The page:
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The power of branding

21 March, 2019

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The power of branding is an aspect of the corporate world that often goes unnoticed. It has proved both a catalyst for growth and a ballast in times of decline for countless businesses navigating the ever-changing consumer environment. In an age of increasing product offerings and ever more agile ways of reaching consumers, its power is more essential than ever.

In the early 19th century, sweetening a cup of tea was surprisingly tiresome. Sugar was imported in enormous 'loaves' which would then be attacked by a grocer wielding a small axe or grater. This was then physically repeated on a smaller scale by the consumer at home with 'sugar nippers', which shaved them into smaller yet still uniformly irregular shapes. Such was the hassle that many consumers simply took to dunking large chunks into their drinks and then leaving them to dry out before reusing them at a later date (cue palpable horror from modern tea drinkers.)

It wasn't just sugar; before 1870, most groceries were predominately unpackaged, unprocessed and often adulterated. It took a former grocery assistant named Henry Tate to change this when in 1872, he bought and patented a sugar-cubing machine. An intensely simple concept, the uniformity of the sugar cubes thus allowed the customer to exercise product control and introduced an element of ease to what had become a rather messy affair. This combined with Tate's branding (and the inherent individuality and sophistication that came with it) gave rise not only to Henry Tate's colossal fortune, but to an entire industry.

There was no great invention, no new idea that pulled the rug from under competitor's feet, but instead a marked shift towards branding and consumer needs, rather than a focus on simply importing in bulk, marking up and then shifting product on. This creation of 'value from nothing' led to the newly merged Tate & Lyle's Thames Refinery becoming the largest in the world by 1939 and Henry Tate becoming one of the most prolific collectors of contemporary art in the UK (he would end up funding the construction of the Tate Britain art gallery in London.)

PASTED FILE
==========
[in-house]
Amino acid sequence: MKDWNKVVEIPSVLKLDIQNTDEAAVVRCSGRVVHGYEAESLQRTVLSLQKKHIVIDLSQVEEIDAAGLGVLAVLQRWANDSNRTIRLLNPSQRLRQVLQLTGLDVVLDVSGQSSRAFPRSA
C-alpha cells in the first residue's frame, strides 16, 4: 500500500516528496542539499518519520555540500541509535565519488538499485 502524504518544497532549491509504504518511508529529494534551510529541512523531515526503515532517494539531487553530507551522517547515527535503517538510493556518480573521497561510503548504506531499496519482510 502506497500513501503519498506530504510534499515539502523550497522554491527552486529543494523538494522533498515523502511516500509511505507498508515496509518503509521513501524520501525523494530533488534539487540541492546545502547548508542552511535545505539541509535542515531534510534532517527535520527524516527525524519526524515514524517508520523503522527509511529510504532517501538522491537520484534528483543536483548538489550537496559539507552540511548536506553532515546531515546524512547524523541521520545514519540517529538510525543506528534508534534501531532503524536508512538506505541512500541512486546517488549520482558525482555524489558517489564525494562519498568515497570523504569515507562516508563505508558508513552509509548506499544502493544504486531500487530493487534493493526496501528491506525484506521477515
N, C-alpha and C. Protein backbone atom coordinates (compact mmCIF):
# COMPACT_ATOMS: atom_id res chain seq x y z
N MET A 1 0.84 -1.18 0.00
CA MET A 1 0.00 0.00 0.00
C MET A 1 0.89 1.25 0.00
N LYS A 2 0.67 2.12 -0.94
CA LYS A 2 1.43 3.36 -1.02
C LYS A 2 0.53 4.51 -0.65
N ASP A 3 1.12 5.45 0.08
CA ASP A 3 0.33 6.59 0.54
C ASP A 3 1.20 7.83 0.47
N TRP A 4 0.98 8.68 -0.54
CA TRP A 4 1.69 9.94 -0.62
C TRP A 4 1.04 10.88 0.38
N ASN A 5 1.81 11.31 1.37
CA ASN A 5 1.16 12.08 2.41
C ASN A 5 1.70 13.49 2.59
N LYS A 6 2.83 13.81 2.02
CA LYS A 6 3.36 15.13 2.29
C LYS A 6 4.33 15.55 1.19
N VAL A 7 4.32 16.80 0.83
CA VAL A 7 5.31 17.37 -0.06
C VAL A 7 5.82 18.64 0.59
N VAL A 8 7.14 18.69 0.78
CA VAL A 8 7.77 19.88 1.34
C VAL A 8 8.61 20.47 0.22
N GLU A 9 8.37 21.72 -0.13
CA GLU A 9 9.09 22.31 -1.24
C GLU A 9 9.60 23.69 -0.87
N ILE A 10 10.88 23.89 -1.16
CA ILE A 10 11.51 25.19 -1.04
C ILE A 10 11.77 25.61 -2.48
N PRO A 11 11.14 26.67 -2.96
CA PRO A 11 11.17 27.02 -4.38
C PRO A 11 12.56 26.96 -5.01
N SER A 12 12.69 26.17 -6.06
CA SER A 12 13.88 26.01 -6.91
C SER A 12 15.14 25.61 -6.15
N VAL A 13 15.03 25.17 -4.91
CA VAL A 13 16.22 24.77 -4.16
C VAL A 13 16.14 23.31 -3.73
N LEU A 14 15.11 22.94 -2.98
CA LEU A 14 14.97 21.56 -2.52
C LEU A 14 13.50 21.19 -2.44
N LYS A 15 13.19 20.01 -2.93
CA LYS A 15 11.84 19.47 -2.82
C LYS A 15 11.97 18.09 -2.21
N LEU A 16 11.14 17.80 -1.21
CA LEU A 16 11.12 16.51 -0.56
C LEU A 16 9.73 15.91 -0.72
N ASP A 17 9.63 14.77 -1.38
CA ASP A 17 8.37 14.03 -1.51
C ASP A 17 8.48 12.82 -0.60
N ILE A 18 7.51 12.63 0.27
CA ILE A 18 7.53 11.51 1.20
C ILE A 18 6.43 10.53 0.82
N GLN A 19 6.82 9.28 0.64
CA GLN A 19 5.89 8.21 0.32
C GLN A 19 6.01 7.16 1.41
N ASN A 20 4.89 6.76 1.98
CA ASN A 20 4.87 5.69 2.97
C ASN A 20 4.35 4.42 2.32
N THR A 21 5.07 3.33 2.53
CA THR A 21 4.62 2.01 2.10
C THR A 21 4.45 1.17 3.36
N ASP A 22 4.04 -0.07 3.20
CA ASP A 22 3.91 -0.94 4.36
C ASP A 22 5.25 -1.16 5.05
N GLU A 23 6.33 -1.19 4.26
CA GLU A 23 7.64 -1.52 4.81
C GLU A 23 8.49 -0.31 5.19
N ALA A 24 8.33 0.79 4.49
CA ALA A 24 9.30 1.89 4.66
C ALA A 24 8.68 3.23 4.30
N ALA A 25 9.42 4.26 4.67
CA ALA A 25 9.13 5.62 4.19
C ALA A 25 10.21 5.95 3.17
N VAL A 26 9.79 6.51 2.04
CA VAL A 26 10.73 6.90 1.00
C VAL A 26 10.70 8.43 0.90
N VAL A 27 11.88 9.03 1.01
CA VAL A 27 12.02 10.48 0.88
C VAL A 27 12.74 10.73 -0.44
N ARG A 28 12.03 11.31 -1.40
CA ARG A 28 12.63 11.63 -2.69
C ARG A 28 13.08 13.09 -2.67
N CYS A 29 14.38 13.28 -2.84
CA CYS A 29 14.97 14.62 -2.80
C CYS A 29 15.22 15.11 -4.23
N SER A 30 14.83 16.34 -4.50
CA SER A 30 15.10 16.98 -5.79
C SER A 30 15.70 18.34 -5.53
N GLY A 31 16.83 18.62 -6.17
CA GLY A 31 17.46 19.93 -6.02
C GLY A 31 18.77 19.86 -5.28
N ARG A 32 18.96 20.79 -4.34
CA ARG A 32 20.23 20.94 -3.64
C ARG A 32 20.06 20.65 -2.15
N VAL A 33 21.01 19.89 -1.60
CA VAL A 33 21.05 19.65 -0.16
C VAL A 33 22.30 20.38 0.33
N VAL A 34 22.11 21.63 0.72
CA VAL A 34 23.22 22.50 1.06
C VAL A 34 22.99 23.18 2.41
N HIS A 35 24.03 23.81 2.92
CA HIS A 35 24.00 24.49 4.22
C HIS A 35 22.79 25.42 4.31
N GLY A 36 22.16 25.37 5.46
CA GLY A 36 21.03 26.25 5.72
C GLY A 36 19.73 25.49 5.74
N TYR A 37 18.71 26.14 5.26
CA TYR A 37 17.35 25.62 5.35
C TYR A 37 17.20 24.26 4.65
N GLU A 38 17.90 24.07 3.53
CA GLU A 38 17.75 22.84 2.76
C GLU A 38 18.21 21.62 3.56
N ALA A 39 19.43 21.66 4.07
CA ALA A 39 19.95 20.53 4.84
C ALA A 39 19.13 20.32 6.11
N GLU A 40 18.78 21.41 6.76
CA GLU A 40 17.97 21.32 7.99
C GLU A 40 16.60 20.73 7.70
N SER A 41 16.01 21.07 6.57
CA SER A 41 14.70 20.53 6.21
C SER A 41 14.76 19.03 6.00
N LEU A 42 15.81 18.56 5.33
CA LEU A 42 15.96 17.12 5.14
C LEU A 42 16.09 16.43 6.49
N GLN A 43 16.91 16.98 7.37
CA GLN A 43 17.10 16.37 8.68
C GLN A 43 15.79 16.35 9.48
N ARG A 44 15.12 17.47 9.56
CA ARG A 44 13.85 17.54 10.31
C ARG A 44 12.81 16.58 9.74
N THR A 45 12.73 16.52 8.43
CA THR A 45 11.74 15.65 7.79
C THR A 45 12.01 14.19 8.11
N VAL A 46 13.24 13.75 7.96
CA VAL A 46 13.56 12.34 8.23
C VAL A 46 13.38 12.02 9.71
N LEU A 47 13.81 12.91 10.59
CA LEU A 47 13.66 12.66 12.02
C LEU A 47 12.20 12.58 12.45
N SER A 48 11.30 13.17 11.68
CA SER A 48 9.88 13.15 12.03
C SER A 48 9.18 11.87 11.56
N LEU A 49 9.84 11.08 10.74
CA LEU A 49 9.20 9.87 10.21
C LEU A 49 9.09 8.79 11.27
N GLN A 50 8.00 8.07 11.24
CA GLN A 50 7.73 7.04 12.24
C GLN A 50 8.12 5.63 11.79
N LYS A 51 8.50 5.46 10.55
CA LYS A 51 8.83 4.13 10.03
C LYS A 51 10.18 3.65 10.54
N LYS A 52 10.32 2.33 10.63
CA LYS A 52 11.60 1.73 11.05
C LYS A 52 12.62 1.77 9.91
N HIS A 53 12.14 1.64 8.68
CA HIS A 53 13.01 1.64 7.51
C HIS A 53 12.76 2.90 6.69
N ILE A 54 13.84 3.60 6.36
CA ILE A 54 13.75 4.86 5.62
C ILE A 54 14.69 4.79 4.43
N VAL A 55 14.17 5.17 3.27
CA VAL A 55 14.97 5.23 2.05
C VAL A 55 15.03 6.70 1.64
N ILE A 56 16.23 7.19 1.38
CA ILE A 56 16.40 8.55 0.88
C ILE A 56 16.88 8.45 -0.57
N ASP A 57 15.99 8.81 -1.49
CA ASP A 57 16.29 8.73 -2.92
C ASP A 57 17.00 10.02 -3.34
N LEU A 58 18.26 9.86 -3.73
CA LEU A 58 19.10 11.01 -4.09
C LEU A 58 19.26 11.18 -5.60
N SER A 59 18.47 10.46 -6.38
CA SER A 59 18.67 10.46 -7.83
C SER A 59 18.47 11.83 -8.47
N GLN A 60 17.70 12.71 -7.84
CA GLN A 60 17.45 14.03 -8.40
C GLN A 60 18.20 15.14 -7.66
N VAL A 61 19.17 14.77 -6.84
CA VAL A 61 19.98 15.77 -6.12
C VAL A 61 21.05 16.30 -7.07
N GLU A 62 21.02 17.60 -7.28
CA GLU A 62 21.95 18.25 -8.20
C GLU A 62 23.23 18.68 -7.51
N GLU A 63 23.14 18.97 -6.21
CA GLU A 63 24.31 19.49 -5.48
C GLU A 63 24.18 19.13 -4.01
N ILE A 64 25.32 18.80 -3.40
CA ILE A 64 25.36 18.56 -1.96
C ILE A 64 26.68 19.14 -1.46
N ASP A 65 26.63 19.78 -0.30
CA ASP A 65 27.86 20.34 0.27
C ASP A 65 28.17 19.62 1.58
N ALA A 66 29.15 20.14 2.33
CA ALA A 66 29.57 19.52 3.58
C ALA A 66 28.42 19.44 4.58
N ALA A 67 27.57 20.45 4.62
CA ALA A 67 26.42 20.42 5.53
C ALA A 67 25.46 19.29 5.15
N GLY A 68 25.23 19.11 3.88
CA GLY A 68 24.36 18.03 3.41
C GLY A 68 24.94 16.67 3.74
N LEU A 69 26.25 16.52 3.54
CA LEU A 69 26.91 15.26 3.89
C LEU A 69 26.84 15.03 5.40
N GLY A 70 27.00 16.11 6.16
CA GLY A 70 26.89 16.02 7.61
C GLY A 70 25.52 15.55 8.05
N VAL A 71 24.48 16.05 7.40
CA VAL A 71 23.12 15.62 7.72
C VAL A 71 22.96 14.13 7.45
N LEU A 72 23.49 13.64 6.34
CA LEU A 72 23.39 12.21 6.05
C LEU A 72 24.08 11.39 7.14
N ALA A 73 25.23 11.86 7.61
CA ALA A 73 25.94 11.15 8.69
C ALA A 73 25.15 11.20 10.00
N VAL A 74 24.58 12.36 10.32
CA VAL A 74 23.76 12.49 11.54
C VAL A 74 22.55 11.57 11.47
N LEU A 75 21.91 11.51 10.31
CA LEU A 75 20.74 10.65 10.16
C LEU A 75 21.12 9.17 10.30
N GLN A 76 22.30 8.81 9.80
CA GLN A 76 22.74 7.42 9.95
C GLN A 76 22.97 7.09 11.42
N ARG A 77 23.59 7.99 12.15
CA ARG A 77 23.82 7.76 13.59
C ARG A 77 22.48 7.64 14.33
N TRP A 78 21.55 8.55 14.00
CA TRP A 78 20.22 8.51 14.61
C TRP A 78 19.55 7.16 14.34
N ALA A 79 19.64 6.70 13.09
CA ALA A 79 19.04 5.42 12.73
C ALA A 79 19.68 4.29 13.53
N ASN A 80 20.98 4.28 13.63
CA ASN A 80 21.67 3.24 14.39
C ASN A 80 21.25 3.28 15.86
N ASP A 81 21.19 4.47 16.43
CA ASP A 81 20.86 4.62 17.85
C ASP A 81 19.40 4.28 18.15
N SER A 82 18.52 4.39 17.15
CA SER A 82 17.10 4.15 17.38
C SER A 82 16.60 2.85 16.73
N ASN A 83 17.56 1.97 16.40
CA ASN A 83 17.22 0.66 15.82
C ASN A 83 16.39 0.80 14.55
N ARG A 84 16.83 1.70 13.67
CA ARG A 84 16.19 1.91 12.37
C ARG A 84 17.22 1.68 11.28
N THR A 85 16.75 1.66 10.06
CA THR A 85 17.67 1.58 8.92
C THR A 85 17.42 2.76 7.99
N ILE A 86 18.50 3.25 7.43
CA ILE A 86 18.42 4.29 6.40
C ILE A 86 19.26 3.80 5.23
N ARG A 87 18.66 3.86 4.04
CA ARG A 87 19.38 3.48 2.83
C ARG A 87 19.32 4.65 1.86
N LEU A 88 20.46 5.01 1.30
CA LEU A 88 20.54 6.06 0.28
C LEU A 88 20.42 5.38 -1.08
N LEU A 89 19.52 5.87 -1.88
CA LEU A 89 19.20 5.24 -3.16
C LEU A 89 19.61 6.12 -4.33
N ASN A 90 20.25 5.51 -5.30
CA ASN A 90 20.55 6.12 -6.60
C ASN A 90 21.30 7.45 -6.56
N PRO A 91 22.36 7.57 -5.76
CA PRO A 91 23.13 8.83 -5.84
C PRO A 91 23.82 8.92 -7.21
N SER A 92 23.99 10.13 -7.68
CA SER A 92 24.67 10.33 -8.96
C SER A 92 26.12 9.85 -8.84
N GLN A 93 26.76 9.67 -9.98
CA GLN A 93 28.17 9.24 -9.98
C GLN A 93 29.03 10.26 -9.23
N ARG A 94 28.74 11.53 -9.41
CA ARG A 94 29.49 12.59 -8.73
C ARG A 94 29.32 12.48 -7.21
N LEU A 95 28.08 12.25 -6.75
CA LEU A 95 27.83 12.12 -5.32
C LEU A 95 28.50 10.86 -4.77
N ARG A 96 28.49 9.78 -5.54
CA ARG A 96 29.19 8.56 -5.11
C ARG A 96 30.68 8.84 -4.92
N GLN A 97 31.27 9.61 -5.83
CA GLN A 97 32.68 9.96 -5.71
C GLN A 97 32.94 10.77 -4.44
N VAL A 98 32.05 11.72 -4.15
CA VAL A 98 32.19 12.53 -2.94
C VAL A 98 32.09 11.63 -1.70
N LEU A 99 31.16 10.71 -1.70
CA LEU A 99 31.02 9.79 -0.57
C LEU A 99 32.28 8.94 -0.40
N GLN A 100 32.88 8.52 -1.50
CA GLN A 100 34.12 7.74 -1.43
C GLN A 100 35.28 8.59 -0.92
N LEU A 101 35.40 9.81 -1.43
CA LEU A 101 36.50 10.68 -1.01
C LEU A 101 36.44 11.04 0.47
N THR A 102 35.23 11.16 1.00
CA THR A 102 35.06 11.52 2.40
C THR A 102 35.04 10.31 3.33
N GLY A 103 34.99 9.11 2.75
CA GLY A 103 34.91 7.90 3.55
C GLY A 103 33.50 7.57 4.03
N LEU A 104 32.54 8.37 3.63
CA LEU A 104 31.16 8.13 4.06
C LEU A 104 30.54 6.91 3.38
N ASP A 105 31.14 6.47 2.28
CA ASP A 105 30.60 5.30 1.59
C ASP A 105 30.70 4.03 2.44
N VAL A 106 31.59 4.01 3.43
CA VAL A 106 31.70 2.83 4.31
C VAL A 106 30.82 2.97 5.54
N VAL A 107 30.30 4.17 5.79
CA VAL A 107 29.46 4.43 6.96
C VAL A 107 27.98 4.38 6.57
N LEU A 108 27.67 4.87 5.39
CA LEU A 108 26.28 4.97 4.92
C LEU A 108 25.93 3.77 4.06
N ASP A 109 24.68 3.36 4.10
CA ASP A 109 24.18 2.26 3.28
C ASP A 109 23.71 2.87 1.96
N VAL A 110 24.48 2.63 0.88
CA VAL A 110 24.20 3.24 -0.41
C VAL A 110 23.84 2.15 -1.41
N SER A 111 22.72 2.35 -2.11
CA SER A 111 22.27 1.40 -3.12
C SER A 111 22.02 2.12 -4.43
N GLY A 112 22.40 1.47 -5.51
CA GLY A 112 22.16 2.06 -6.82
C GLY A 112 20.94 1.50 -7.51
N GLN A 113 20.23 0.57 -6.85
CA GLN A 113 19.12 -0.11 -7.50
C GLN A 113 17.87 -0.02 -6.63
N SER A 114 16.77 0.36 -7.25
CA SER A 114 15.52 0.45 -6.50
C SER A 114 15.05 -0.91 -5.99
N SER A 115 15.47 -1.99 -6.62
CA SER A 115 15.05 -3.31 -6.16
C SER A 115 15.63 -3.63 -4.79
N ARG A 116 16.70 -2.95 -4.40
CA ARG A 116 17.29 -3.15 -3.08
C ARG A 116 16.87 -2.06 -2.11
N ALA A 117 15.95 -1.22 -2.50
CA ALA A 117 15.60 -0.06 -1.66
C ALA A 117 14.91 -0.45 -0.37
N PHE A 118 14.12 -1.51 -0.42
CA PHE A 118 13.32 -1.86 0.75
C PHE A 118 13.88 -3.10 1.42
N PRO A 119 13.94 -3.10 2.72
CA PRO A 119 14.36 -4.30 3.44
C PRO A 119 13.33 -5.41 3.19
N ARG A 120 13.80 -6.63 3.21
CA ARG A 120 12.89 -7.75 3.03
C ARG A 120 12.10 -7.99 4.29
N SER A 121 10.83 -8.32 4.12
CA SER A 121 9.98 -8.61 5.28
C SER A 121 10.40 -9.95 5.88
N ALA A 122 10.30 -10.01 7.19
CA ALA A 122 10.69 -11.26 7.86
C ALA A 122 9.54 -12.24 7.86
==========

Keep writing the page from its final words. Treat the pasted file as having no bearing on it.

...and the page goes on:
In some ways, Henry was at the forefront of what would become a branding revolution, as consumers moved away from generics into the modern age of pre-packaged and branded goods. Along with William Lever, who did the same for butter and soap that Tate did for sugar, he changed the landscape of consumer retail.

Not only was an advertising industry born, but the concept of brand value began to take hold. Today the concept is the basis for reams of business academia as well as the strategies of many of the world's largest companies. In the 2018 Interbrand Best Global Brands report, 46% of the top fifty global brands as measured by the consultancy are over 100 years old, a staggering number considering the cultural and technological changes that have occurred during this time. Longevity is seemingly accompanied by market performance as well: between 2000 and 2017 the top 100 brands outperformed the MSCI World Index by nearly 100%.[1]

The power of branding therefore appears self-evident. It is how companies can maintain margins and economic moats for such extended periods of time. It is why consumers will sometimes pay significantly more for identical products separated only by labelling, such as painkillers. And it is why in 2006 Lyles Golden Syrup set a new record as the longest unchanged brand in British history. Its longevity is symptomatic of its clout and this concept cannot be ignored by corporations or investors alike.

[1] Interbrand Best Global Brands 2017.

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